Sunday, October 26, 2014

Growth stats look promising for county, rest of country

8/28/2013

Labor Day weekend is upon us and many Americans still are wondering “where are the jobs?” Saturday’s Weekender edition of The Herald includes a feature in its Parade magazine on Putting Americans Back to Work. The emphasis is on how Americans are making Made in the USA have resurgence with the addition of more manufacturing jobs. That’s good news in an economic climate that often is short on good news.

Good news is happening though. The unemployment rate in Franklin County is down 1.2 percent to 7.1 percent in July 2013 compared to one year prior, according to data released Wednesday by the U.S. Bureau of Labor Statistics. That equates to 162 more Franklin County residents working rather than receiving unemployment benefits. While the numbers certainly could be better it would be good to see this trend line continue. The largest employment growth in non-farm categories include leisure and hospitality and professional and business services. Meanwhile reductions in employment were in the government sector. Sequestration is contributing to this decline.

Labor Day weekend is upon us and many Americans still are wondering “where are the jobs?” Saturday’s Weekender edition of The Herald includes a feature in its Parade magazine on Putting Americans Back to Work. The emphasis is on how Americans are making Made in the USA have resurgence with the addition of more manufacturing jobs. That’s good news in an economic climate that often is short on good news.

Good news is happening though. The unemployment rate in Franklin County is down 1.2 percent to 7.1 percent in July 2013 compared to one year prior, according to data released Wednesday by the U.S. Bureau of Labor Statistics. That equates to 162 more Franklin County residents working rather than receiving unemployment benefits. While the numbers certainly could be better it would be good to see this trend line continue. The largest employment growth in non-farm categories include leisure and hospitality and professional and business services. Meanwhile reductions in employment were in the government sector. Sequestration is contributing to this decline.

These numbers mirror those occurring at the state and national level. Regionally, the number of employees on non-farm payrolls increased slightly by .2 percent in the Kansas City metropolitan statistical area, which includes Franklin County, and continues to show the transition from farm to urban employment in this area.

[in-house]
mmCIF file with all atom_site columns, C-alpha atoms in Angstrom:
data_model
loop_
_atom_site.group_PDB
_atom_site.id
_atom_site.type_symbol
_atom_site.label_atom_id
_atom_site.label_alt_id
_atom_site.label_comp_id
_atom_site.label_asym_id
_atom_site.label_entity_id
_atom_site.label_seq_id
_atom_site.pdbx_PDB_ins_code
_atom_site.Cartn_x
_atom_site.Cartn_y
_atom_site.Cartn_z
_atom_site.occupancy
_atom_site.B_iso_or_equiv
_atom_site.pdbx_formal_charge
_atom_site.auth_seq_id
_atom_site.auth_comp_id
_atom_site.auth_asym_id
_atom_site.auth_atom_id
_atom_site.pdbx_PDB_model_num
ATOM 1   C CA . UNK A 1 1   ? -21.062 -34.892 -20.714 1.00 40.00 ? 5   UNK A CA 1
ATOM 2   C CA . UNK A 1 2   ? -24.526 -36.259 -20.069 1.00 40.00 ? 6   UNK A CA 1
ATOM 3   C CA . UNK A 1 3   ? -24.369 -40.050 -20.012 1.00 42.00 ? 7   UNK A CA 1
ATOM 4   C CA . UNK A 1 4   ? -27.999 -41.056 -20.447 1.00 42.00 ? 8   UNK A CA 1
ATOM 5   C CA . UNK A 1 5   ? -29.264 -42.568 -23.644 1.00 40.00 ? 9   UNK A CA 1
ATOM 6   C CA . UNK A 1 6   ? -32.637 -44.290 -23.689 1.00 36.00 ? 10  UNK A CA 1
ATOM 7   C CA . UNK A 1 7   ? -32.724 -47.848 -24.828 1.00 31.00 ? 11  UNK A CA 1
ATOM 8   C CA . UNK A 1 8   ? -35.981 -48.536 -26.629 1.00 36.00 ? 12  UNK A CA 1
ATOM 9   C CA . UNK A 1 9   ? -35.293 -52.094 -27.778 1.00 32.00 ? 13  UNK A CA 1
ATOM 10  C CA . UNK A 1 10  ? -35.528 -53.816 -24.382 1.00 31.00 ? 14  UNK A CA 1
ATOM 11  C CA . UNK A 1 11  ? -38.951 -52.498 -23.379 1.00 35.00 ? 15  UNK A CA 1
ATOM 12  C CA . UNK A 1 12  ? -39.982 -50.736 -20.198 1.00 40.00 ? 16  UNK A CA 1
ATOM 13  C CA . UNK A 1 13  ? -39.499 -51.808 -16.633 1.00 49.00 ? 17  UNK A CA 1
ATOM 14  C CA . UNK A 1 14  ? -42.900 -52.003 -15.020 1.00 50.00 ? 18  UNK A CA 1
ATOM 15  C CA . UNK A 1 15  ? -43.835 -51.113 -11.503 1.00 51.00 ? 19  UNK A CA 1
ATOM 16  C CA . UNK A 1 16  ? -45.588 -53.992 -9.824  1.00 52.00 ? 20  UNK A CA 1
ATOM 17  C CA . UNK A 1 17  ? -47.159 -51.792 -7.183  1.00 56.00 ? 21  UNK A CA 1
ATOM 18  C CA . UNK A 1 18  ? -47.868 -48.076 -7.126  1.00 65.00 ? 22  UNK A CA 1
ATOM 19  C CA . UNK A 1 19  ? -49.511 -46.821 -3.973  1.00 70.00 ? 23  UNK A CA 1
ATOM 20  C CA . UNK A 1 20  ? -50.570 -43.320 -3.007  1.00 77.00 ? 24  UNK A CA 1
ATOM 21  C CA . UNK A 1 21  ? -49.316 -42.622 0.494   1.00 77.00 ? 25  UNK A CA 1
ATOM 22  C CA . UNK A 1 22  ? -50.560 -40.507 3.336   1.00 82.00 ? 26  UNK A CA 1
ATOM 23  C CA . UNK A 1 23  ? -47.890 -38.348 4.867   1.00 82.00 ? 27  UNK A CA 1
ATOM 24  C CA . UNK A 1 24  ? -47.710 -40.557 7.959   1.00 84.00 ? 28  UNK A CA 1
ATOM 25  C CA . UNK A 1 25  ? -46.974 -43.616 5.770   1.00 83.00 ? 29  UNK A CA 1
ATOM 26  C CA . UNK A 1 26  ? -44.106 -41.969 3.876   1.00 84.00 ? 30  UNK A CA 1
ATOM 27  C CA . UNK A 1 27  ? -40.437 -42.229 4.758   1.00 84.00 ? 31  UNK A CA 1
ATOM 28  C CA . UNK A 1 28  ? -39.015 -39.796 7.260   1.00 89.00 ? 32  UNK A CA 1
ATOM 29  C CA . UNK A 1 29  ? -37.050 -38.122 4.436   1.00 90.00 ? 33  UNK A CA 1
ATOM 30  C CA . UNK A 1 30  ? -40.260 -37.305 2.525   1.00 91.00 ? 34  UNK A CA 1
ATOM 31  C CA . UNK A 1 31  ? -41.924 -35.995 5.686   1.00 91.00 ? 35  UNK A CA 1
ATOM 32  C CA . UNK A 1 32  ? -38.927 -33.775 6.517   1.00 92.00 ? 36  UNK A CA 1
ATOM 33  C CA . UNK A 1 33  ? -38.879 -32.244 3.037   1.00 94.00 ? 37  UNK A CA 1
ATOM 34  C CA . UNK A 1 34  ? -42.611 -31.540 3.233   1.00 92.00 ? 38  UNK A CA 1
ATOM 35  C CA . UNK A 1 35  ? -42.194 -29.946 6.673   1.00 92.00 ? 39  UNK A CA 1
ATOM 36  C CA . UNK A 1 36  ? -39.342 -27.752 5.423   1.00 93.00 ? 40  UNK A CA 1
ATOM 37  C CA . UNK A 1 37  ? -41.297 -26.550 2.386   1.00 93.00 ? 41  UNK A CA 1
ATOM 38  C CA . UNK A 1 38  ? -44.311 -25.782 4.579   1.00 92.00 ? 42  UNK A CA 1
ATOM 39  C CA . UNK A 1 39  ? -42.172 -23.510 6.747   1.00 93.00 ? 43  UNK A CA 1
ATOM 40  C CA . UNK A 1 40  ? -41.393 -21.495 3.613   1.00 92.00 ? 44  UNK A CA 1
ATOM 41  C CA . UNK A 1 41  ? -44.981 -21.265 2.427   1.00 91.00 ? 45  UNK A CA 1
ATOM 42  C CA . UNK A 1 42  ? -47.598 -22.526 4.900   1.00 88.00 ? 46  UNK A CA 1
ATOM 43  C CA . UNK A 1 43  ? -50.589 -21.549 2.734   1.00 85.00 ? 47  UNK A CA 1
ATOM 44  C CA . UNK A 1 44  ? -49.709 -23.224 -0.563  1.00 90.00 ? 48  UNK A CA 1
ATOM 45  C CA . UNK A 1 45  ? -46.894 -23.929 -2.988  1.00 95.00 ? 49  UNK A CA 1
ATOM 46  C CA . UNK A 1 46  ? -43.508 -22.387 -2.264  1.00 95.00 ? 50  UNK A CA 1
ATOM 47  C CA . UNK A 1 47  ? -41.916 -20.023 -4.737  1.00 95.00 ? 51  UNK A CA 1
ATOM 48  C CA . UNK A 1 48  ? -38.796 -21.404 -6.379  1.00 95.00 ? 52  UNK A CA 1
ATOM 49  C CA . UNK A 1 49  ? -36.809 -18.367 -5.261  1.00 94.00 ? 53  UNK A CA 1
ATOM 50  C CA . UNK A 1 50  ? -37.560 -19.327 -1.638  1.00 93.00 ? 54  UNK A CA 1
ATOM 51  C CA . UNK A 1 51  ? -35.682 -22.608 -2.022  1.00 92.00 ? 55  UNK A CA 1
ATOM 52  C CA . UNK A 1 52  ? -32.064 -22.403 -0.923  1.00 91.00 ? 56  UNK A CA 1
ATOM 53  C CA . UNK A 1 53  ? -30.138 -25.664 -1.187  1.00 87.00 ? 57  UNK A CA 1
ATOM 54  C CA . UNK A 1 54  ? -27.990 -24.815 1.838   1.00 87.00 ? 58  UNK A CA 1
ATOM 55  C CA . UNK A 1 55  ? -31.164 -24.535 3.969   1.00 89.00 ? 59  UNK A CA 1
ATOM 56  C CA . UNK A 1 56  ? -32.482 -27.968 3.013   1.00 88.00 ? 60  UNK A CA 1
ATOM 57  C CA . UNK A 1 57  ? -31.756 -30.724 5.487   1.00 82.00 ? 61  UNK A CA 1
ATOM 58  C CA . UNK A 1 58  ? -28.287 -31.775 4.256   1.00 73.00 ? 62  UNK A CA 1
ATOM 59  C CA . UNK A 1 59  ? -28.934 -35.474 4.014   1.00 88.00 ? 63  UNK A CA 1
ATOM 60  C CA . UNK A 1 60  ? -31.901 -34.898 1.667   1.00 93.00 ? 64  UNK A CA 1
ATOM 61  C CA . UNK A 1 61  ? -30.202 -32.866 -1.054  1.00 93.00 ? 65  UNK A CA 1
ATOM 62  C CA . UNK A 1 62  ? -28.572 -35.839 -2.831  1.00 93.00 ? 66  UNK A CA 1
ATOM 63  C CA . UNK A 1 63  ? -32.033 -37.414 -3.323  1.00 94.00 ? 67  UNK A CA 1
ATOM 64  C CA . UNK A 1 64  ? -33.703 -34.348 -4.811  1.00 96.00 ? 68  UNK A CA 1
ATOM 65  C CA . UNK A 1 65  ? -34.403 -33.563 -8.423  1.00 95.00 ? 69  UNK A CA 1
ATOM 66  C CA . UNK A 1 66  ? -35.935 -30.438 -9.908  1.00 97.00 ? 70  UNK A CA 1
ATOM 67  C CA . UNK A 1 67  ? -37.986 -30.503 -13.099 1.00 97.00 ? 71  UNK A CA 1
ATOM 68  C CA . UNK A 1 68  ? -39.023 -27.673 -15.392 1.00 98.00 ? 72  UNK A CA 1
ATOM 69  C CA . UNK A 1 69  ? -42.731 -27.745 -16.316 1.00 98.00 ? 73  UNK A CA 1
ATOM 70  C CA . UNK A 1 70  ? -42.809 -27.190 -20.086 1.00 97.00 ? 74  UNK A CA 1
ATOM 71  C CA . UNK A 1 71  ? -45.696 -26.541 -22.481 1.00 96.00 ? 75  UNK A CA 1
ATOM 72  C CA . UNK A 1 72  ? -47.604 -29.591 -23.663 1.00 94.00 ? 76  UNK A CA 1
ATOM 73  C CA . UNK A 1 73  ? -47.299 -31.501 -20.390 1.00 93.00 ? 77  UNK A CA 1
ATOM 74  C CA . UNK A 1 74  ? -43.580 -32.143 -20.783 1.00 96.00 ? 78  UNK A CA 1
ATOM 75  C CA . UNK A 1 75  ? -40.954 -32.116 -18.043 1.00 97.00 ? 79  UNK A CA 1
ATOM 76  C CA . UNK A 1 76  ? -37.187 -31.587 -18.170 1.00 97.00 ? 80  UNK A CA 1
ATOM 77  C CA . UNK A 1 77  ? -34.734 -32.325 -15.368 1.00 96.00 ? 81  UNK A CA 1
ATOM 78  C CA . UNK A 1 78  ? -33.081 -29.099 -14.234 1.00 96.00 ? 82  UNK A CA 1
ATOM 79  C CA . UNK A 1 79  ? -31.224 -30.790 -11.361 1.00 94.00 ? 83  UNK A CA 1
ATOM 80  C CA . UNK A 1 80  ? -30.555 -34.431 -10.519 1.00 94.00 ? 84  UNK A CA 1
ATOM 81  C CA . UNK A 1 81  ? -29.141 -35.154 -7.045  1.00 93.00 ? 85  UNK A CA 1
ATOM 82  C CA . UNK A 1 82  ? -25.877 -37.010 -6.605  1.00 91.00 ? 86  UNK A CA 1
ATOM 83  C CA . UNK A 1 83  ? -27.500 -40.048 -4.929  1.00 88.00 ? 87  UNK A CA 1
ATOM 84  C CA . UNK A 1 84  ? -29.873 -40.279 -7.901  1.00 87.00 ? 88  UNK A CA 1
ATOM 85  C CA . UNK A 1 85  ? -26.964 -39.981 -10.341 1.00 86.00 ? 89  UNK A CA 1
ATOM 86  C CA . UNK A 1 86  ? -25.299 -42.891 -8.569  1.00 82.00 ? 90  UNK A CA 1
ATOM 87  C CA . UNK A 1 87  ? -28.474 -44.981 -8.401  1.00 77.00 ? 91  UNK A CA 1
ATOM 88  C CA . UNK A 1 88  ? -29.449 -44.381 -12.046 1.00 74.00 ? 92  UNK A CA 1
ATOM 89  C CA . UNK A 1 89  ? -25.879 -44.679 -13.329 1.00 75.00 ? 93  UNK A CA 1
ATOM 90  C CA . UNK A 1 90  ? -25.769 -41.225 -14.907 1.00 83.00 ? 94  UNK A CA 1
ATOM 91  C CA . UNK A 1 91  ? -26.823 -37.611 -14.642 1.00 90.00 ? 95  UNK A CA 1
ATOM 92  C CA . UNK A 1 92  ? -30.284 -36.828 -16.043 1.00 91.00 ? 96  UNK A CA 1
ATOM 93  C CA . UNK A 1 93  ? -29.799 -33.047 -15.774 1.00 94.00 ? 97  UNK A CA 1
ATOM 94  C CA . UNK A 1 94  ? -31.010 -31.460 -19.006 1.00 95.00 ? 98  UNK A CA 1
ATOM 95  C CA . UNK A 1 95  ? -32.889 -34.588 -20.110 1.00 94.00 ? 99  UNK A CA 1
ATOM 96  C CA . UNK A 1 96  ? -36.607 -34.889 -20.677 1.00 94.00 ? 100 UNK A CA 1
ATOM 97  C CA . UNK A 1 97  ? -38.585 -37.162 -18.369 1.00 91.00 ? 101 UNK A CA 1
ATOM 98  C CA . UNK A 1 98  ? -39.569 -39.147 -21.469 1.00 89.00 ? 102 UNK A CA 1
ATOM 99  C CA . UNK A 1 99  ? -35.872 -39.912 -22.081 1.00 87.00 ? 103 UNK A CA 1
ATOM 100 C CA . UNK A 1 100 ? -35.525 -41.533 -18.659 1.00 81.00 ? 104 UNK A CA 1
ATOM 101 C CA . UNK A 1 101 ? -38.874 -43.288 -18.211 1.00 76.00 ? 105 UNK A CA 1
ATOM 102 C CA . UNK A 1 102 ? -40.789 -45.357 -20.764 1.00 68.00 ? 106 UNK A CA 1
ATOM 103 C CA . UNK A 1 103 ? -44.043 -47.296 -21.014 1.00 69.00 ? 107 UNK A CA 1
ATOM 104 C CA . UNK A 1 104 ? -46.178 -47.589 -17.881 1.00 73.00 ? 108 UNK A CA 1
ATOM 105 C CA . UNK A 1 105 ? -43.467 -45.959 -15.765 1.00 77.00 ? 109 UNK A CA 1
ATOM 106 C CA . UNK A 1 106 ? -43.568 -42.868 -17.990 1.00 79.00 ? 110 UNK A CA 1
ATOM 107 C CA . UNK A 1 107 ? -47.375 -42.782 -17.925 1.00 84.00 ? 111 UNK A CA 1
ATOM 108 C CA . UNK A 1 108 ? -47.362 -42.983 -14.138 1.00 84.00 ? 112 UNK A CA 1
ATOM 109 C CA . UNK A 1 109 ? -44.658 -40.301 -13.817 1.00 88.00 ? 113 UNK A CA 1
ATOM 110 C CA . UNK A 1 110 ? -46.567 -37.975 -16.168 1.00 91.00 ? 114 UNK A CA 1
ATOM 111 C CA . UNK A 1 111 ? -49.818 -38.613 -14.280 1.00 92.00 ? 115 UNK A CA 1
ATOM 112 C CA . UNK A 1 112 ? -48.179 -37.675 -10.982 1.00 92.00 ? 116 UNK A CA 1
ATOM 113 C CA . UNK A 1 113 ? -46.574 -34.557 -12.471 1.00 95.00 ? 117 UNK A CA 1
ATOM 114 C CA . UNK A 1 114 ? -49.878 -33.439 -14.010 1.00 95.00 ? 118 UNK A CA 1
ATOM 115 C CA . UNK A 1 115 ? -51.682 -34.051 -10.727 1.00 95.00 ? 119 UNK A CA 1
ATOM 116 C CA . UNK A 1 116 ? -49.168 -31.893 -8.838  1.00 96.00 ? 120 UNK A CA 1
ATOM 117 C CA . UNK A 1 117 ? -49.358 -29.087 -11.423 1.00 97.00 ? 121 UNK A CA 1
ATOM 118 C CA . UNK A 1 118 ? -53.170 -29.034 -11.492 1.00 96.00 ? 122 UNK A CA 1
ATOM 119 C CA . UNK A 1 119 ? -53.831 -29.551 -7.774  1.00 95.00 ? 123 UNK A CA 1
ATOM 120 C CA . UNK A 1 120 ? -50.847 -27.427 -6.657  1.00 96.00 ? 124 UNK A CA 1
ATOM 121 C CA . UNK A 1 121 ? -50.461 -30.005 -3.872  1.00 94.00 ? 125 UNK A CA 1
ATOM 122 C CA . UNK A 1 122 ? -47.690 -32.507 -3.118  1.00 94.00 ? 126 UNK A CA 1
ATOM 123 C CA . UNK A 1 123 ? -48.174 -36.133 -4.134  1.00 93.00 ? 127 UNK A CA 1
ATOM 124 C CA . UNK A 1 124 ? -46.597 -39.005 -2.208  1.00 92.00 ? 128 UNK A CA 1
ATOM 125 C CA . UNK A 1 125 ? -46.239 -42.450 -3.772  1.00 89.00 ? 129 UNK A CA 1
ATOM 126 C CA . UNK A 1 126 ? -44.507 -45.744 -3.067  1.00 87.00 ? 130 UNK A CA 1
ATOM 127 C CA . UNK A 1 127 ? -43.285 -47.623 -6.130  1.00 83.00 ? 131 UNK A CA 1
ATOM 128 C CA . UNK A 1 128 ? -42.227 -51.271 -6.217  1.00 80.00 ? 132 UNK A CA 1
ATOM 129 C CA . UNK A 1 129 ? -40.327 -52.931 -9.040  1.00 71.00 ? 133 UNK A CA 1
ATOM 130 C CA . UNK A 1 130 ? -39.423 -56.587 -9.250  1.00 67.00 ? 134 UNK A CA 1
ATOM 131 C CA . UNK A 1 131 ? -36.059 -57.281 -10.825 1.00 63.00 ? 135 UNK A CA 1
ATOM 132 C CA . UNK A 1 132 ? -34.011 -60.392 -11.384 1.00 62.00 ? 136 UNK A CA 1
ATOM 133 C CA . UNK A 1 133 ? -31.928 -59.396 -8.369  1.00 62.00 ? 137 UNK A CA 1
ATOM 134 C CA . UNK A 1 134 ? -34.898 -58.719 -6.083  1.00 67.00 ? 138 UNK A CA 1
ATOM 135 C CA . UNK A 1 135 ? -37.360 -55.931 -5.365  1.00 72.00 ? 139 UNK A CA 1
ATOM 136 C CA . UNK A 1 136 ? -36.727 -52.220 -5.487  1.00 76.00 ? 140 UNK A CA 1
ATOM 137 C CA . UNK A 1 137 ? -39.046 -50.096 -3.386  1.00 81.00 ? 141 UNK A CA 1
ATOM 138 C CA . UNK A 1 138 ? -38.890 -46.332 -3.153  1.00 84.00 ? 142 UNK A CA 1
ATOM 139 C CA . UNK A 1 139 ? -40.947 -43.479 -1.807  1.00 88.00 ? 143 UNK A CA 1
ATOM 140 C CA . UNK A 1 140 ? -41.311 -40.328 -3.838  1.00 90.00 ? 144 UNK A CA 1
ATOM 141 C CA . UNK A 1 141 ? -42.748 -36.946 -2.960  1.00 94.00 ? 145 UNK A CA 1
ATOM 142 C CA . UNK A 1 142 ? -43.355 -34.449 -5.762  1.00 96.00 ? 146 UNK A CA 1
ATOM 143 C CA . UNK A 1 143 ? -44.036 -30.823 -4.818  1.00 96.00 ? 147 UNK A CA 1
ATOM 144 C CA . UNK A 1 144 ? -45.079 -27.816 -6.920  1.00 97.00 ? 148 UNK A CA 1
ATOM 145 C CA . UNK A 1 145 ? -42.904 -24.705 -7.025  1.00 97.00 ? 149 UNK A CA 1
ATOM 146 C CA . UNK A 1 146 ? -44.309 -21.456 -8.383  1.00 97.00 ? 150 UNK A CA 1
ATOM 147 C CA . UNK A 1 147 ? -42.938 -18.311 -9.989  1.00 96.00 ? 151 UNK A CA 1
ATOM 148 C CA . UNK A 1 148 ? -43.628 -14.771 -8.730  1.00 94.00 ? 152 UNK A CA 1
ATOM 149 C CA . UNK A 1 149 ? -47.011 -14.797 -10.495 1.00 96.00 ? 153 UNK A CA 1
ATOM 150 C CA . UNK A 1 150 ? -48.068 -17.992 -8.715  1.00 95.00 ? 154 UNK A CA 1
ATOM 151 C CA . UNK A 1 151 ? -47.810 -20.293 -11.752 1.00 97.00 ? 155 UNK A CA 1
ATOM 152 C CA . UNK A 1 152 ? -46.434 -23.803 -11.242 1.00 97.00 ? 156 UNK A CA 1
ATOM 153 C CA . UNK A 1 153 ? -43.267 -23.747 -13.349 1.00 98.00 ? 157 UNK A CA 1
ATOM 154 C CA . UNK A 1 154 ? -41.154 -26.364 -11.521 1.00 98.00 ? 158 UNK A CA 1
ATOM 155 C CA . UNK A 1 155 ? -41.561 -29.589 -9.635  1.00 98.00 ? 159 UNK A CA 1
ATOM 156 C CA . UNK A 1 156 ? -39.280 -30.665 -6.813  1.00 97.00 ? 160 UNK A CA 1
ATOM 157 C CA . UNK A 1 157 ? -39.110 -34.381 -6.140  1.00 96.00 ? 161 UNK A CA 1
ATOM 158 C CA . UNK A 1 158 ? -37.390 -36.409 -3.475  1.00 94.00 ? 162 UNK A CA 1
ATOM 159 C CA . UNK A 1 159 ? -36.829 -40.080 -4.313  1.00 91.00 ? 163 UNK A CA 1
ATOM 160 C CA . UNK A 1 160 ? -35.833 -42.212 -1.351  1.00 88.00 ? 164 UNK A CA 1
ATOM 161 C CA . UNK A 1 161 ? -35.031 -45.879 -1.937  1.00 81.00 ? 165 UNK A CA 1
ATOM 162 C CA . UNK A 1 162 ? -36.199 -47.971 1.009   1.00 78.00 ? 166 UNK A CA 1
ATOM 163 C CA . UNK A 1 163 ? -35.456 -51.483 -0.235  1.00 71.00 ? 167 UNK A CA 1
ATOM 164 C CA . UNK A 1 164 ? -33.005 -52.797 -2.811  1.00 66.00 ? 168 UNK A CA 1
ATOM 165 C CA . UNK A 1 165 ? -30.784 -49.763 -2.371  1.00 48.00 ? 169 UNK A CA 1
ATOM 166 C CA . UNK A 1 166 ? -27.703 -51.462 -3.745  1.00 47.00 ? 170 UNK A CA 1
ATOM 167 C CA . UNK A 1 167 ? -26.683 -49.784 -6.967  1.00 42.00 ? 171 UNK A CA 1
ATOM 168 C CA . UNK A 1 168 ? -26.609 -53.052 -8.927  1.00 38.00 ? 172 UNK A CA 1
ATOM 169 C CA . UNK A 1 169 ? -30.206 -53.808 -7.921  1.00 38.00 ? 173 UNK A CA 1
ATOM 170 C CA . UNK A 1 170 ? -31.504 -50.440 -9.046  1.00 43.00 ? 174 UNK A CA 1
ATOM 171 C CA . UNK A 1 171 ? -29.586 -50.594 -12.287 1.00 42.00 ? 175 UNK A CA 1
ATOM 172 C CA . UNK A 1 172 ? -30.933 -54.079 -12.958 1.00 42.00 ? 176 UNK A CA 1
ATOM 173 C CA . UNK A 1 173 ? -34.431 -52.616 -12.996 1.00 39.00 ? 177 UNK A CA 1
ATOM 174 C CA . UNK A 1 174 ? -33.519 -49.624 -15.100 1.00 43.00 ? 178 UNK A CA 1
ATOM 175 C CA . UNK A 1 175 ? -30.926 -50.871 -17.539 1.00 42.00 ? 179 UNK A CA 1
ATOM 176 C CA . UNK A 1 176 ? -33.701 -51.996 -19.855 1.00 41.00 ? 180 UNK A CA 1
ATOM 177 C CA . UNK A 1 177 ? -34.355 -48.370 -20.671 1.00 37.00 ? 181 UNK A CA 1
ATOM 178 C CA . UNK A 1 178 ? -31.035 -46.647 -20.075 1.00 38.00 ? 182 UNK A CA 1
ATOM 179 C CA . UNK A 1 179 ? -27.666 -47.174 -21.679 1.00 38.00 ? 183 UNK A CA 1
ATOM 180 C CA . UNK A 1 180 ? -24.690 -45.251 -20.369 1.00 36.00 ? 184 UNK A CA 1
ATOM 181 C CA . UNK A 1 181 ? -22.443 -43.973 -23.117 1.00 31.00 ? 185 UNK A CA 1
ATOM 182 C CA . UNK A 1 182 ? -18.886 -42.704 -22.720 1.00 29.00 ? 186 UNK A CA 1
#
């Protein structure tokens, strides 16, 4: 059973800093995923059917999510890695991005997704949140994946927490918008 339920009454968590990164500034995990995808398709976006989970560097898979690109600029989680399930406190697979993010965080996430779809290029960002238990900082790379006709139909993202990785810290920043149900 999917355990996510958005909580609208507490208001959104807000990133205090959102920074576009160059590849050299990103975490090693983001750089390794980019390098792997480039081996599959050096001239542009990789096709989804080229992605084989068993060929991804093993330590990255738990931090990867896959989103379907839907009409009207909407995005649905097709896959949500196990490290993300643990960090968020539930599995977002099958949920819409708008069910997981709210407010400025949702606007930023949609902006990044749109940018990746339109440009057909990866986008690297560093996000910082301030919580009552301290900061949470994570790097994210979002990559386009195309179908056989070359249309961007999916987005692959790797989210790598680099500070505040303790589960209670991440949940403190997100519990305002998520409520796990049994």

A bright spot that traditionally is a predictor of economic vitality is the manufacturing sector. It is up .7 percent year-over-year in Kansas. The numbers are better in neighboring Missouri with 1.2 percent growth in manufacturing. Construction growth is more robust at 7.1 percent in Missouri than the U.S. at 2.8 percent growth and Kansas’ job losses at -1.6 percent. Let’s hope those growth numbers make their way to the Sunflower State soon.

America’s automakers are making profits again and that means more jobs — 900 new workers were on the job at Kansas City’s Ford Assembly plant in Claycomo. Mo., to keep up with demand for Ford F-series pick-ups. That is just the beginning. More jobs are projected there and if Americans regain their love for “Made in America” products and, as surveys show, are willing to pay more for that label, then more retooled manufacturing jobs could be on their way back to the U.S. Similarly, as spotlighted in the Parade story, consumers interested in a sense of community, authenticity and a sense of character are supporting local merchants’ goods and services, too.

Perhaps it is time for Ottawa and Franklin County to create their own micro-labels to spur that same kind of community pride — and subsequently jobs here too. That’s a sensible way to grow labor at home and, as a bonus, create a Labor Day cachet.

Jeanny Sharp,

editor and publisher

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